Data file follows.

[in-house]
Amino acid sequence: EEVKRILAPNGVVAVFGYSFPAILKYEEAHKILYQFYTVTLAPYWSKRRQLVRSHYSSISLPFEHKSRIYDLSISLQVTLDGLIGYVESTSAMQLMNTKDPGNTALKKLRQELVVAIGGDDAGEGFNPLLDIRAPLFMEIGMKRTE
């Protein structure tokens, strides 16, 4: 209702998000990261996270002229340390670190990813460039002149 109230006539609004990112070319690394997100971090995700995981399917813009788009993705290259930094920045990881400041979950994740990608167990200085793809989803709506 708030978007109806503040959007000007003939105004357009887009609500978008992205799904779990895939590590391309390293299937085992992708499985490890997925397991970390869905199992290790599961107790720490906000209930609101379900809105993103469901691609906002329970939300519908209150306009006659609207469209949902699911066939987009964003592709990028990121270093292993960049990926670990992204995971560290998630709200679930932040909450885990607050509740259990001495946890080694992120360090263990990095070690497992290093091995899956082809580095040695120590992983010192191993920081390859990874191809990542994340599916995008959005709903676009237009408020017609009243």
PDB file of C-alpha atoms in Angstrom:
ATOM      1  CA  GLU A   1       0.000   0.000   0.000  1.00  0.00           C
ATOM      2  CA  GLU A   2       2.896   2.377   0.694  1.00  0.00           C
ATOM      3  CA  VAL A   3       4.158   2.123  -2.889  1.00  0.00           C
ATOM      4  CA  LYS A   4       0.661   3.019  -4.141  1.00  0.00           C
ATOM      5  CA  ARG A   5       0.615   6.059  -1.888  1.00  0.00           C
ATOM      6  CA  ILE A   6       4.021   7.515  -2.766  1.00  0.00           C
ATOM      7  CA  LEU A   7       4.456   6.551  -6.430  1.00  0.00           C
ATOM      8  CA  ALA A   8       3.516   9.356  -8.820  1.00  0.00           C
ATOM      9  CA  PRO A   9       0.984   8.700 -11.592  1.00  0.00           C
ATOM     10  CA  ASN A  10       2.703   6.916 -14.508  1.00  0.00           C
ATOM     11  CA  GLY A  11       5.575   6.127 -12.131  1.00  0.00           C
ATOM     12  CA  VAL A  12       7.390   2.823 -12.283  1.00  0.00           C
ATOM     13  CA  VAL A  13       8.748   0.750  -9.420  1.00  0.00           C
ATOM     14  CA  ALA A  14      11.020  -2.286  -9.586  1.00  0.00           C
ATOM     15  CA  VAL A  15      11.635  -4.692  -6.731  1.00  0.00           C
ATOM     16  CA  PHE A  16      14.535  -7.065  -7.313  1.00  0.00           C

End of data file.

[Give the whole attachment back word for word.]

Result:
[in-house]
Amino acid sequence: EEVKRILAPNGVVAVFGYSFPAILKYEEAHKILYQFYTVTLAPYWSKRRQLVRSHYSSISLPFEHKSRIYDLSISLQVTLDGLIGYVESTSAMQLMNTKDPGNTALKKLRQELVVAIGGDDAGEGFNPLLDIRAPLFMEIGMKRTE
């Protein structure tokens, strides 16, 4: 209702998000990261996270002229340390670190990813460039002149 109230006539609004990112070319690394997100971090995700995981399917813009788009993705290259930094920045990881400041979950994740990608167990200085793809989803709506 708030978007109806503040959007000007003939105004357009887009609500978008992205799904779990895939590590391309390293299937085992992708499985490890997925397991970390869905199992290790599961107790720490906000209930609101379900809105993103469901691609906002329970939300519908209150306009006659609207469209949902699911066939987009964003592709990028990121270093292993960049990926670990992204995971560290998630709200679930932040909450885990607050509740259990001495946890080694992120360090263990990095070690497992290093091995899956082809580095040695120590992983010192191993920081390859990874191809990542994340599916995008959005709903676009237009408020017609009243």
PDB file of C-alpha atoms in Angstrom:
ATOM      1  CA  GLU A   1       0.000   0.000   0.000  1.00  0.00           C
ATOM      2  CA  GLU A   2       2.896   2.377   0.694  1.00  0.00           C
ATOM      3  CA  VAL A   3       4.158   2.123  -2.889  1.00  0.00           C
ATOM      4  CA  LYS A   4       0.661   3.019  -4.141  1.00  0.00           C
ATOM      5  CA  ARG A   5       0.615   6.059  -1.888  1.00  0.00           C
ATOM      6  CA  ILE A   6       4.021   7.515  -2.766  1.00  0.00           C
ATOM      7  CA  LEU A   7       4.456   6.551  -6.430  1.00  0.00           C
ATOM      8  CA  ALA A   8       3.516   9.356  -8.820  1.00  0.00           C
ATOM      9  CA  PRO A   9       0.984   8.700 -11.592  1.00  0.00           C
ATOM     10  CA  ASN A  10       2.703   6.916 -14.508  1.00  0.00           C
ATOM     11  CA  GLY A  11       5.575   6.127 -12.131  1.00  0.00           C
ATOM     12  CA  VAL A  12       7.390   2.823 -12.283  1.00  0.00           C
ATOM     13  CA  VAL A  13       8.748   0.750  -9.420  1.00  0.00           C
ATOM     14  CA  ALA A  14      11.020  -2.286  -9.586  1.00  0.00           C
ATOM     15  CA  VAL A  15      11.635  -4.692  -6.731  1.00  0.00           C
ATOM     16  CA  PHE A  16      14.535  -7.065  -7.313  1.00  0.00           C